Screenwriting 101: Main Characters Provide The Point Of View From Which Stories Are Told.
It might seem like an obvious question. But do you really need them? The short answer is yes. But not always. Not having a main character may generate tantalising stories, but will ultimately disorientate your audience.
Consider “Resurrection”, a TV series about a a group of long time dead residents returning to their small town of Arcadia. There is an American version as well as its French inspiration “Les Revenants” (trés art house version).
Prevailing wisdom dictates we need a main character for the audience to follow. A point of view if you will. Even in variant strains of ensemble casts, there is still a main character which acts as the nucleus for the supporting characters. “Friends”, “Seinfeld” and “Family Guy” are typical examples. Even if a particular episode isn’t about them, the main character still drives the action.
But rules have exceptions.
Returning to our returning dead examples, the high concept of these shows has taken over the role of the main character. The central question of “What would happen if dead people returned?” is the central theme, but it’s also the surrogate character in that it drives the action. Granted a concept can’t experience an arc, but it can be explored in terms of its catalytic effect on other characters. It’s analogous to traveling angel characters in movies such as “The Terminal”.
In typical ensemble casts stories such as “Love Actually”, there is a central theme, such as different types of relationships. Multiple story lines emerge with character arcs intersecting at various points. These are character based, low concept stories.
In our examples of the returning dead, the concept is more important than character. Characters are merely conduits to illustrate the concept. If you watch “Les Revenants”, examine the emerging themes. If you committed suicide, do you have a right to a second chance at life? If you were murdered, should you seek revenge against your killer? Then there are the red herrings (or goats in this case) which simply define death as a logical extension of life, without any moral judgement. The goats drowned in the lake. There is no value in coming back to life.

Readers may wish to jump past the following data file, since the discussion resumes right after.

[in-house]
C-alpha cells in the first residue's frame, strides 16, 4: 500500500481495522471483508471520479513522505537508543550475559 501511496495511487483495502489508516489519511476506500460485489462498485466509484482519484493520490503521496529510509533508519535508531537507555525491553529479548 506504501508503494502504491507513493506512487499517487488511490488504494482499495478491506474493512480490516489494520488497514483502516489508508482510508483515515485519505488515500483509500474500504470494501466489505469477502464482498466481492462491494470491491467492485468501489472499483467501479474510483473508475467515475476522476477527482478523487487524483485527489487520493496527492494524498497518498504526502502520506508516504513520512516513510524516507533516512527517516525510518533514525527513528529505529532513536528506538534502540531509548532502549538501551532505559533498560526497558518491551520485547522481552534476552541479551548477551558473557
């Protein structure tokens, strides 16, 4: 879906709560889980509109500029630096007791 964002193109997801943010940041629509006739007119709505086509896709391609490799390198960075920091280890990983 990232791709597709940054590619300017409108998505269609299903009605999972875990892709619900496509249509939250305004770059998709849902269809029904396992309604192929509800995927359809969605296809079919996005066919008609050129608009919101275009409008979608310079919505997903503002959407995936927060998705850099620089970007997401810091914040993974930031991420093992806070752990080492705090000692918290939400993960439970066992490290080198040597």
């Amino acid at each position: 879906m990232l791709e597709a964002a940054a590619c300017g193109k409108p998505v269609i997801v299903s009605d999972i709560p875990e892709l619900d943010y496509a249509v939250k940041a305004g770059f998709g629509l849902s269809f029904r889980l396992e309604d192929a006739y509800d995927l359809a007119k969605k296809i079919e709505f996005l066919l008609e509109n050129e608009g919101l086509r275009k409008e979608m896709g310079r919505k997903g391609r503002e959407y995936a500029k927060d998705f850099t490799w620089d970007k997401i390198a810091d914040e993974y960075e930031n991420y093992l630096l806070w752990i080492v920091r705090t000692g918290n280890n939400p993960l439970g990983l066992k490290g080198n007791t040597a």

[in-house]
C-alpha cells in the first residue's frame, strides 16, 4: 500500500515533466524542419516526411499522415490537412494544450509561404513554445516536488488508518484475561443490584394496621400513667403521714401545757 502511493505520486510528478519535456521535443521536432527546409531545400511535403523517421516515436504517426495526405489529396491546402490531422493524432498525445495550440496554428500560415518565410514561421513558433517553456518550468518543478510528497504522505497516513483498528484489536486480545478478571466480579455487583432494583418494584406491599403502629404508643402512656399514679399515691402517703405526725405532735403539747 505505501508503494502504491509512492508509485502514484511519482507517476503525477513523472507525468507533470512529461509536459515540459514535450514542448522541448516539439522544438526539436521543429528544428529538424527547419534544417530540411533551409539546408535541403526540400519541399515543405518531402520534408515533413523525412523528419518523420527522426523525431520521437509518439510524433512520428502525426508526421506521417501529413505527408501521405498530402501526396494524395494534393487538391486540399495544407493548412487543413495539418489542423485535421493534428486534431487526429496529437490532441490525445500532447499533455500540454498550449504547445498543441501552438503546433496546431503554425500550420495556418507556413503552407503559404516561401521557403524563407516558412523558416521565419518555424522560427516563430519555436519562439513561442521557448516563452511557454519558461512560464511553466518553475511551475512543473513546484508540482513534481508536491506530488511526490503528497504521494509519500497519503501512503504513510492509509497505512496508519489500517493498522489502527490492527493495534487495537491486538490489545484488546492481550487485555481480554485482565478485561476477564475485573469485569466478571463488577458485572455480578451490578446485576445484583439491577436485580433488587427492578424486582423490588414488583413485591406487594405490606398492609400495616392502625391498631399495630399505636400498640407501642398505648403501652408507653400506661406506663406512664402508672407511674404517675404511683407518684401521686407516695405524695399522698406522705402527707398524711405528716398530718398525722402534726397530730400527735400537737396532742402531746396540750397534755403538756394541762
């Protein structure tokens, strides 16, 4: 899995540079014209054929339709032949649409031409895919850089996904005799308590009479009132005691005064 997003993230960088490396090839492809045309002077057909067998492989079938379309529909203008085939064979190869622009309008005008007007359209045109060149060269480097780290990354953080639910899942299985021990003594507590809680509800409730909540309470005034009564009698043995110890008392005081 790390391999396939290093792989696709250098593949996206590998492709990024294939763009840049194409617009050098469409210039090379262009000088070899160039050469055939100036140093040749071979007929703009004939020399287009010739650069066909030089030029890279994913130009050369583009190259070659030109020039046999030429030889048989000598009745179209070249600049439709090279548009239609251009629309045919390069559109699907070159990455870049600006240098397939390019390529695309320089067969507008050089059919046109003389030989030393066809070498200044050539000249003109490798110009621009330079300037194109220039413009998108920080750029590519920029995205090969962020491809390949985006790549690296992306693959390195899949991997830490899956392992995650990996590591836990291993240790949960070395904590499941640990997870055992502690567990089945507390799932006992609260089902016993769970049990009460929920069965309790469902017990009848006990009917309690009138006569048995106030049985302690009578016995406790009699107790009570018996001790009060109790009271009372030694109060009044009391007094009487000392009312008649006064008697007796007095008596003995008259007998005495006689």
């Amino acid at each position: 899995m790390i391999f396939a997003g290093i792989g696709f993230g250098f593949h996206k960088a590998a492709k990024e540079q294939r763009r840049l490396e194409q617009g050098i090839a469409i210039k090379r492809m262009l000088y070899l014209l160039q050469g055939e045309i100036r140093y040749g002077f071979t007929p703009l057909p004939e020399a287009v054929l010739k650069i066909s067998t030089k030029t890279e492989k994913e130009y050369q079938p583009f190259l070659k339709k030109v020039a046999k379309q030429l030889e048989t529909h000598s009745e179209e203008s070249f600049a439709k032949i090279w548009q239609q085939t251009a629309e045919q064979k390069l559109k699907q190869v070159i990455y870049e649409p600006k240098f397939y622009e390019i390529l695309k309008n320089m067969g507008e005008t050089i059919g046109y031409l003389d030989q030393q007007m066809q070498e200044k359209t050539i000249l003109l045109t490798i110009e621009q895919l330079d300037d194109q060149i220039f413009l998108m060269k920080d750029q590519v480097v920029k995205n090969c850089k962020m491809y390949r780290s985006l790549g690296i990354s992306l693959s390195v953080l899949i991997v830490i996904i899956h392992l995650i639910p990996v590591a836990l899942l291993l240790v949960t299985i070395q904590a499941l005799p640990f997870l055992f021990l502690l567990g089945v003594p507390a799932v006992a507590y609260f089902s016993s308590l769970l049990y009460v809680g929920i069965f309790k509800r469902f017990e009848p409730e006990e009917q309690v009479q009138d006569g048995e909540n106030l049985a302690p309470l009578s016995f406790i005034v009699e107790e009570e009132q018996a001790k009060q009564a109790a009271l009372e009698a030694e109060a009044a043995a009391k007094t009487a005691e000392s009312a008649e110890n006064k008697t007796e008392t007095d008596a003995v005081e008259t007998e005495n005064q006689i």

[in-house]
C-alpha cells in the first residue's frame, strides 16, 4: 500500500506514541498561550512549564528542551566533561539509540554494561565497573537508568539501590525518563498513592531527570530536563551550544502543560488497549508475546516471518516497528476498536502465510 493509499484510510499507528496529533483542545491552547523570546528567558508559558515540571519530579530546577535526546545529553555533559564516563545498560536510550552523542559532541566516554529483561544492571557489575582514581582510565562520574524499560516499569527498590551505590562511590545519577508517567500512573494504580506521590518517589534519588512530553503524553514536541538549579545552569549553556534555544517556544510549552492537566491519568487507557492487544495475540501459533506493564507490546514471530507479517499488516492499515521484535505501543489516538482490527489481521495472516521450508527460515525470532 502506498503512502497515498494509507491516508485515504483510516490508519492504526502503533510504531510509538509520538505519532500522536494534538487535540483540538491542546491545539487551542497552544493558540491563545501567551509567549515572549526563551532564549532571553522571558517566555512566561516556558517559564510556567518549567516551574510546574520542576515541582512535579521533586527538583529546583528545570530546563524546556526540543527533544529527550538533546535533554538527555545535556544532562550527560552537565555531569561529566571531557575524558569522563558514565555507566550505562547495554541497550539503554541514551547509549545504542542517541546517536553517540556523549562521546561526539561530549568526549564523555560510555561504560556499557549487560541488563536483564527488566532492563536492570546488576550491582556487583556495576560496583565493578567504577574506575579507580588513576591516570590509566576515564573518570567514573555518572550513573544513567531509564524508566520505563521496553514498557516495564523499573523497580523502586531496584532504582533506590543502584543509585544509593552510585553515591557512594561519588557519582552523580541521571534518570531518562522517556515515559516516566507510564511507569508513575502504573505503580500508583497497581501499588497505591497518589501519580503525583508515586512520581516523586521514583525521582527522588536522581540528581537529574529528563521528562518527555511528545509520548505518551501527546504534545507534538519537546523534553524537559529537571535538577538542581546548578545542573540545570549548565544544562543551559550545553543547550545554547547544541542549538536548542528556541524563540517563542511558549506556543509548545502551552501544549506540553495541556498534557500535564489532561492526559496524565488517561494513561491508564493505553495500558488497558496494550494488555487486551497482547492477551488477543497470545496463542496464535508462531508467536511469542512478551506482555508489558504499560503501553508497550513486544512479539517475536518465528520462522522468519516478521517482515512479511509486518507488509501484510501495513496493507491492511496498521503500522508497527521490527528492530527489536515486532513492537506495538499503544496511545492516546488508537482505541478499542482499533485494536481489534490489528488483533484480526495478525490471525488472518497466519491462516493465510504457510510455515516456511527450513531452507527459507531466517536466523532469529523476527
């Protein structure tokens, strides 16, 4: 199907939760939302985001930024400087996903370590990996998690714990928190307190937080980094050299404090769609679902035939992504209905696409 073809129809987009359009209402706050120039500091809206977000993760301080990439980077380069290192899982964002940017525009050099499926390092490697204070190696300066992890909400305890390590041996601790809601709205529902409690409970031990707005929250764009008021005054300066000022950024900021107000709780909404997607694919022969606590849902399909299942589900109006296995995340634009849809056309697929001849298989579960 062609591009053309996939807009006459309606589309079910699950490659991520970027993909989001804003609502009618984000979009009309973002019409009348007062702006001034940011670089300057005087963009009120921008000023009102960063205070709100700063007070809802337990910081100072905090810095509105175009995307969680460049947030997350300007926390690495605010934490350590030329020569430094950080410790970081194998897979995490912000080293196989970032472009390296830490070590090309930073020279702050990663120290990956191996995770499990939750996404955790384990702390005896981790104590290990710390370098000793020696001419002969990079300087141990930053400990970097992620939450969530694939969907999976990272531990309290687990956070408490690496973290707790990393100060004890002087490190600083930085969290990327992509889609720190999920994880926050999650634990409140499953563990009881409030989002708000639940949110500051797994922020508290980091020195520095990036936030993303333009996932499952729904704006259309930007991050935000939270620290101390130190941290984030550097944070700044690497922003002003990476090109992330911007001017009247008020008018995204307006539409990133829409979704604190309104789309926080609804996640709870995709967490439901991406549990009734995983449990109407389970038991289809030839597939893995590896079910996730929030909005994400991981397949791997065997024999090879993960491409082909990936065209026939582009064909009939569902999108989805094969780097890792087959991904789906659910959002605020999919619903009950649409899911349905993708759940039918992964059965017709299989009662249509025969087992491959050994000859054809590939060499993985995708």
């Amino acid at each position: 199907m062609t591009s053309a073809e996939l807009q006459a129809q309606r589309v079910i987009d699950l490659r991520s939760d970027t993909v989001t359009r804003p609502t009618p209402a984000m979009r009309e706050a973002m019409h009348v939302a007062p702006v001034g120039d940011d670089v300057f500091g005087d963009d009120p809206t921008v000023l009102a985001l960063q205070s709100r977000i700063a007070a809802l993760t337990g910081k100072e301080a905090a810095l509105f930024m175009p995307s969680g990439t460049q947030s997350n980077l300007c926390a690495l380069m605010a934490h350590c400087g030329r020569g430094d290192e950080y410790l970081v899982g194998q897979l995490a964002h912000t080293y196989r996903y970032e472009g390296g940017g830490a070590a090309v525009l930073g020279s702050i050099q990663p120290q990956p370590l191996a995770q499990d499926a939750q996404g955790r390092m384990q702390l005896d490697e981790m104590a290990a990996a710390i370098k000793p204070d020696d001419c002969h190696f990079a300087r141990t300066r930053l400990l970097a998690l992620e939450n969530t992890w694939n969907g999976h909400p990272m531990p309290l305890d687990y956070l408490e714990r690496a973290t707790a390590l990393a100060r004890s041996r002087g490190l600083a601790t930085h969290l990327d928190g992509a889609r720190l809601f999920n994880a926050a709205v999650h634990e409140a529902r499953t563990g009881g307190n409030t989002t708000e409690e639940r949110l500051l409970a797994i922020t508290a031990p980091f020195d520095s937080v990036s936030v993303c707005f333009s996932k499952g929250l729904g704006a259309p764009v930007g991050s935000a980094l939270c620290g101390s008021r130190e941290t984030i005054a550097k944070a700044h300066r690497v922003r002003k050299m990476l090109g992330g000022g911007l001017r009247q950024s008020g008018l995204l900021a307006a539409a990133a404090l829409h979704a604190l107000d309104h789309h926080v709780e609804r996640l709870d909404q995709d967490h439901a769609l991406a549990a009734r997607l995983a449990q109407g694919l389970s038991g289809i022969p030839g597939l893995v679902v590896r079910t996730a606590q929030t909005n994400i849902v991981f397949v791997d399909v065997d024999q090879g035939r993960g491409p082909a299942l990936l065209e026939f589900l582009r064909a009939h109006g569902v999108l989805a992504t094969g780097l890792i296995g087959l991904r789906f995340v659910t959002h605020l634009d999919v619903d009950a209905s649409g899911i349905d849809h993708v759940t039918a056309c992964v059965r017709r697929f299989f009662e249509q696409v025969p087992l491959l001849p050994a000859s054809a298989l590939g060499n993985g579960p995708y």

The absence of a veritable main character is something I generally don’t advise; not even to veteran writers. It causes a shift in audience focus, because they don’t know which character to follow. The story consequently becomes more experiential, meditative, seminal and cerebral, rather than a narrative exploration of human character and emotions.
Making a conscious decision not to nominate a main character also makes it difficult to maintain longevity in a TV series. Viewers generally tune in to see what their favourite main characters are doing rather than to watch a concept. However, you may be able to get away with it in short run TV series.
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